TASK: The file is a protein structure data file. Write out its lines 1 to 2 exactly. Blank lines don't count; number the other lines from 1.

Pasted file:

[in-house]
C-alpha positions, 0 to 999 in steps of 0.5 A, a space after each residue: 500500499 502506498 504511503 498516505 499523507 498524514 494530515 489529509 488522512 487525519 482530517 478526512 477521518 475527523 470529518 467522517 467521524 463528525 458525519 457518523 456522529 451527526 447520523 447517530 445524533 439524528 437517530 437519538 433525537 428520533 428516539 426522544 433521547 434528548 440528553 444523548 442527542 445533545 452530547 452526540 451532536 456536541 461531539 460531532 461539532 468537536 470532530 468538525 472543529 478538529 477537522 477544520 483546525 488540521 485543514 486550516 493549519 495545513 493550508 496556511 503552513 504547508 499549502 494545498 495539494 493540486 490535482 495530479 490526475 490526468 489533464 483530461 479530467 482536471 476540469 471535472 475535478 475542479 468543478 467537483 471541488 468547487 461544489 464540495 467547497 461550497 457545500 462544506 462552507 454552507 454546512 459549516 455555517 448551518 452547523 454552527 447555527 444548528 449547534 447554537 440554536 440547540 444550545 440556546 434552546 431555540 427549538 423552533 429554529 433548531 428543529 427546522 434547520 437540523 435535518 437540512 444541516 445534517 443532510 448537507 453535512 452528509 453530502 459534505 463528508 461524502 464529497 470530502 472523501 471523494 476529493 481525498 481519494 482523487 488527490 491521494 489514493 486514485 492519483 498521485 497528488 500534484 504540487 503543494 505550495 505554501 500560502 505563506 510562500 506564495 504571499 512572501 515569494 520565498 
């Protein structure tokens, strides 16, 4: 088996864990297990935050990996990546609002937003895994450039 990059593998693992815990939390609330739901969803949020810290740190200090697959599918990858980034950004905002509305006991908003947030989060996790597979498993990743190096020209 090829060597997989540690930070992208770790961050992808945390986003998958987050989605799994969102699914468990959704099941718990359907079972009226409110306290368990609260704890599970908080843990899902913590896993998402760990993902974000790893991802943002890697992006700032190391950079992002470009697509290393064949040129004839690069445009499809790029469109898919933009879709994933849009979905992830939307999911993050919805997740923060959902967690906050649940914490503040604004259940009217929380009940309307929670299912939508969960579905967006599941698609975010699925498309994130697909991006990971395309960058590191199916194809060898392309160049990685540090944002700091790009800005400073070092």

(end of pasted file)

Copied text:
[in-house]
C-alpha positions, 0 to 999 in steps of 0.5 A, a space after each residue: 500500499 502506498 504511503 498516505 499523507 498524514 494530515 489529509 488522512 487525519 482530517 478526512 477521518 475527523 470529518 467522517 467521524 463528525 458525519 457518523 456522529 451527526 447520523 447517530 445524533 439524528 437517530 437519538 433525537 428520533 428516539 426522544 433521547 434528548 440528553 444523548 442527542 445533545 452530547 452526540 451532536 456536541 461531539 460531532 461539532 468537536 470532530 468538525 472543529 478538529 477537522 477544520 483546525 488540521 485543514 486550516 493549519 495545513 493550508 496556511 503552513 504547508 499549502 494545498 495539494 493540486 490535482 495530479 490526475 490526468 489533464 483530461 479530467 482536471 476540469 471535472 475535478 475542479 468543478 467537483 471541488 468547487 461544489 464540495 467547497 461550497 457545500 462544506 462552507 454552507 454546512 459549516 455555517 448551518 452547523 454552527 447555527 444548528 449547534 447554537 440554536 440547540 444550545 440556546 434552546 431555540 427549538 423552533 429554529 433548531 428543529 427546522 434547520 437540523 435535518 437540512 444541516 445534517 443532510 448537507 453535512 452528509 453530502 459534505 463528508 461524502 464529497 470530502 472523501 471523494 476529493 481525498 481519494 482523487 488527490 491521494 489514493 486514485 492519483 498521485 497528488 500534484 504540487 503543494 505550495 505554501 500560502 505563506 510562500 506564495 504571499 512572501 515569494 520565498 